by Julia Leyda and Chris Tedjasukmana
This interview arose out of a shared desire to document some of the unwritten, anecdotal history of film studies and the cultures of cinema more broadly. In a conversation with Karola Gramann and Heide Schlüpmann, film and media scholars Julia Leyda and Chris Tedjasukmana encouraged them to narrate some of their individual and intertwined personal, political, and professional experiences surrounding the development of the discipline in Europe, knowing that this was enmeshed with other fertile intellectual movements like critical theory and feminism.
Karola Gramann is a film curator and author who has been working as a programmer in an international context since the early 1980s. She was director of Kurzfilmtage Oberhausen (1985-89) and co-organiser of the Frankfurter Filmschau (1990-93). Together with Heide Schlüpmann she has written on Asta Nielsen, feminist cinema, and erotic cinema. Heide Schlüpmann is an author and retired professor of film studies at the University of Frankfurt am Main (1991-2008). She is the author of The Uncanny Gaze: The Drama of Early German Cinema (2010 [orig. in 1990]) and other books (in German) on feminism, film philosophy, Siegfried Kracauer, and Friedrich Nietzsche. Together they are the co-founders of the Kinothek Asta Nielsen in Frankfurt am Main, an association supporting and documenting the film work of women. They also co-founded the Remake: Frankfurter Frauen Film Tage (Frankfurt Women’s Film Days) and have been editors of the journal Frauen und Film. Both have received numerous awards for their continuous efforts in documenting and promoting cinema culture.
Education at the movies
Julia Leyda: What brought you to film? Was it connected with your experiences in education or in politics or feminism?
Karola Gramann: Film was not part of my upbringing. I come from a more working-class background. In my family, then, culture, in a rather petty bourgeois way, had to be high culture. Film, of course, did not belong to it. It wasn’t until I moved to Frankfurt in 1970 that I was able to go to the movies. This was at the beginning of a film movement, which eventually led to the founding of the Kommunale Kinos [municipally funded cinemas.] It was an incredible experience just to ‘live in the cinema’. I realised that if I ever went to university, which was not before 1976, I’d like to do something with a connection to film. This is how it started, because at that time the first seminars were held in Frankfurt and Heide started to teach.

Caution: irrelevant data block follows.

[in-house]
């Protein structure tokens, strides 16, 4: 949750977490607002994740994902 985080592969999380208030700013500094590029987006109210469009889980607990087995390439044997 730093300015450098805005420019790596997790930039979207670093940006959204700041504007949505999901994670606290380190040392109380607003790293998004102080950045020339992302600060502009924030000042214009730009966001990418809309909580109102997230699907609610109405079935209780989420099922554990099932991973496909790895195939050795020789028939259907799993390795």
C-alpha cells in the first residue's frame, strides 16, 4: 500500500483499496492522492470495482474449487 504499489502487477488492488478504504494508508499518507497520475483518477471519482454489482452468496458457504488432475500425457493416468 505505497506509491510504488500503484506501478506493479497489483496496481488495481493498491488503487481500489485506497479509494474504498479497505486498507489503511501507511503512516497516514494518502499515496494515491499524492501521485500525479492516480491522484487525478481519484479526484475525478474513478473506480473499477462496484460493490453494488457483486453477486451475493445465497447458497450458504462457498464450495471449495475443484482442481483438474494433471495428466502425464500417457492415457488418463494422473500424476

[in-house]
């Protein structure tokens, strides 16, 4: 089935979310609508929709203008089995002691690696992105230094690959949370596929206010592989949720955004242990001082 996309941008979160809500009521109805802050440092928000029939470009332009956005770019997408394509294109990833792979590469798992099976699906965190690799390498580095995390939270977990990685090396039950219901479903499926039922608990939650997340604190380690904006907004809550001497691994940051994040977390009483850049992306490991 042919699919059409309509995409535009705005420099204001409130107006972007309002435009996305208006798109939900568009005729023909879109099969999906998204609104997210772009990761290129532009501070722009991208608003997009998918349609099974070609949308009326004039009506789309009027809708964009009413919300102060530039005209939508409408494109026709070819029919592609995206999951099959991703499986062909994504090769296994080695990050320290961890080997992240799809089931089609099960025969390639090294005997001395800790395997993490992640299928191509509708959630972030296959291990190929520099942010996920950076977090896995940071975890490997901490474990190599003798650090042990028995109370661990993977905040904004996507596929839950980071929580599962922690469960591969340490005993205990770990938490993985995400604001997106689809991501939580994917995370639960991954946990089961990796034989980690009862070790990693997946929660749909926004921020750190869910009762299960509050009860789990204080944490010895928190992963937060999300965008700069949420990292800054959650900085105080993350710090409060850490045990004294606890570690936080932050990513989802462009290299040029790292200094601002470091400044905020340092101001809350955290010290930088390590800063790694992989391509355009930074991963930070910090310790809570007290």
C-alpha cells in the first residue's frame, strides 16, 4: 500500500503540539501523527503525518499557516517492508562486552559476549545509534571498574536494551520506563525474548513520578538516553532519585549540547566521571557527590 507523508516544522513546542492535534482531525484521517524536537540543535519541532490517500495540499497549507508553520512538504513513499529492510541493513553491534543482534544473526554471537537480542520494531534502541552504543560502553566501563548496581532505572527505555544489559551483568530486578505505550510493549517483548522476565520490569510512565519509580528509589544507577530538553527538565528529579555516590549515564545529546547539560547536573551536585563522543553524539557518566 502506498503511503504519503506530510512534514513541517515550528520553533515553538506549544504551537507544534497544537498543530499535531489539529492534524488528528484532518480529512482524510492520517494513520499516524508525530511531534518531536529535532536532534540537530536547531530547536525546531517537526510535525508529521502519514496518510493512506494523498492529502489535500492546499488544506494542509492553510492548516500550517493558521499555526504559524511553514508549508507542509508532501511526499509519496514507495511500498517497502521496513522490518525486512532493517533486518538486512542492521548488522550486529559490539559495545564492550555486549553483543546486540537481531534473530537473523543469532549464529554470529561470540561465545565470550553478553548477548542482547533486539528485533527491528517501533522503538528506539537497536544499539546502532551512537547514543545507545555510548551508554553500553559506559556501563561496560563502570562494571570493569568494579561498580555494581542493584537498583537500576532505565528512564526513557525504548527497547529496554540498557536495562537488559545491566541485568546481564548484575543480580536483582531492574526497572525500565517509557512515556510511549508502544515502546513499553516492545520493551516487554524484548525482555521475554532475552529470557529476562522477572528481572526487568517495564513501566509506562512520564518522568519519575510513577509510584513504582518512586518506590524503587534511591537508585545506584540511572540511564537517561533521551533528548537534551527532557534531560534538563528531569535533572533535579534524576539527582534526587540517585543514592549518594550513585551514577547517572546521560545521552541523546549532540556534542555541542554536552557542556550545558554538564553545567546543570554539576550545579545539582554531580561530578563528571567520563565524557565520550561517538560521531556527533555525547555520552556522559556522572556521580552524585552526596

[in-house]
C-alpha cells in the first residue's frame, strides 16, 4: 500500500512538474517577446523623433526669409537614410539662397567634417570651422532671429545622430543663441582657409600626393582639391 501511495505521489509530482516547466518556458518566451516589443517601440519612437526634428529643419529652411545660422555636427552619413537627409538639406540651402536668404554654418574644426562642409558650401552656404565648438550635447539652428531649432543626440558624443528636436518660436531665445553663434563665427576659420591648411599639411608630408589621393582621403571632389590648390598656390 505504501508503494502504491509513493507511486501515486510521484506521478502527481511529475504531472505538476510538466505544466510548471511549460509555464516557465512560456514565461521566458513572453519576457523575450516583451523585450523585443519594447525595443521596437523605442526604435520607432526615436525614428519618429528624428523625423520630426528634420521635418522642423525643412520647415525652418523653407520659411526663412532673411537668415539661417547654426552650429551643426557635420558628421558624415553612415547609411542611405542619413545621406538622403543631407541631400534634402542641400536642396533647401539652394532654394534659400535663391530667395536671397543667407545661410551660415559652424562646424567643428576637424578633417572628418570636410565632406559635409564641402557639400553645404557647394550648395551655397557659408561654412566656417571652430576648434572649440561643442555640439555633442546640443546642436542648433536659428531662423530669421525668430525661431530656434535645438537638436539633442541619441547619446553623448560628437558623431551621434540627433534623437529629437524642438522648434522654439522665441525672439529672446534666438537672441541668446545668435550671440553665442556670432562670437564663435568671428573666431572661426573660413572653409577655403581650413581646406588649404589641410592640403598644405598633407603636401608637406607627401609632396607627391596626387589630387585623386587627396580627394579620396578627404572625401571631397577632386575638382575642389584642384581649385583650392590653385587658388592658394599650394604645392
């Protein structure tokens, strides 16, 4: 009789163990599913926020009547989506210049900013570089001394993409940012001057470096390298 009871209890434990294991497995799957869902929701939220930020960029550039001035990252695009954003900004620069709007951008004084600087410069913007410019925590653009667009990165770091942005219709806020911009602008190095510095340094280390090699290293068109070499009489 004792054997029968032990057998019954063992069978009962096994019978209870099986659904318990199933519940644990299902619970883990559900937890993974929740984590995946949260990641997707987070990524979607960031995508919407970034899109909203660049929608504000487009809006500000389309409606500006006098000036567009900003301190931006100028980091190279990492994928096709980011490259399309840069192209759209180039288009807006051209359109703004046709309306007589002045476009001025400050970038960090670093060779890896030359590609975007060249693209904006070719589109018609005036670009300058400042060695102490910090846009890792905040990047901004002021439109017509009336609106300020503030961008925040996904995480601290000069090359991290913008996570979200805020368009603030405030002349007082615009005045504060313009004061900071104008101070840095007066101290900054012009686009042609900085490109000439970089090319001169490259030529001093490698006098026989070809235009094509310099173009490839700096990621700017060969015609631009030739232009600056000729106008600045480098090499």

Heide Schlüpmann: I come from a bourgeois background. Cinema was not very highly valued, but sometimes my father took me to the movies. He chose literary adaptations and afterwards he always said that the film couldn’t live up to the novel. My mother had a special experience of cinema during the Nazi period – the men having been conscripted, it was mostly the women who went to the movies together. As a young girl she had been impressed by Fritz Lang’s Nibelungen (1924).
After having been at the Universities of Heidelberg and Tübingen, I moved to Frankfurt to study philosophy with Theodor W. Adorno, and here I first saw the early films of Alexander Kluge, and it was as if he was telling my story. But cinema did not play a central role. That came only when I experienced a major crisis in my life as a philosophy student. There was the student movement and I was very much attracted by what was happening. In 1969, Adorno died, but even before that, I had stopped working on my thesis. I didn’t know which direction to take, and so I went to the cinema, during the day, at night – to all the cinemas I could find in Frankfurt. And in winter 1970-71, one event had a big effect on me: a screening of underground movies at the university, in the same rooms where the teach-ins were before and where Adorno had held his lectures. Now in all these rooms they screened films, underground films – that was great. After that, the Independent Film Center (later: Kommunales Kino) was founded in Frankfurt in the Theater am Turm where Rainer Werner Fassbinder worked with his company. I saw Soviet cinema which impressed me very much, and I saw Freaks in a late night program of horror movies. Whenever I could I went there and to other cinemas: in those days, you could see films by Kluge, Pier Paolo Pasolini, or Jean-Marie Straub in the city center in an average cinema.
Gramann: What made the biggest impact on me was the experience of being with so many people and sharing the films. I remember, when the Kommunales Kino opened, they held a Buster Keaton retrospective. There were hundreds and hundreds of people there! It was a new experience. It brought me out of my isolation, I felt. I was in the closet and living with somebody. But to go to the movies was a totally different group encounter. It was really wonderful!
Schlüpmann: I didn’t have this shared group experience the first time. For me it was the anonymity in a crowd of people. And strangely, it didn’t scare me, I enjoyed it.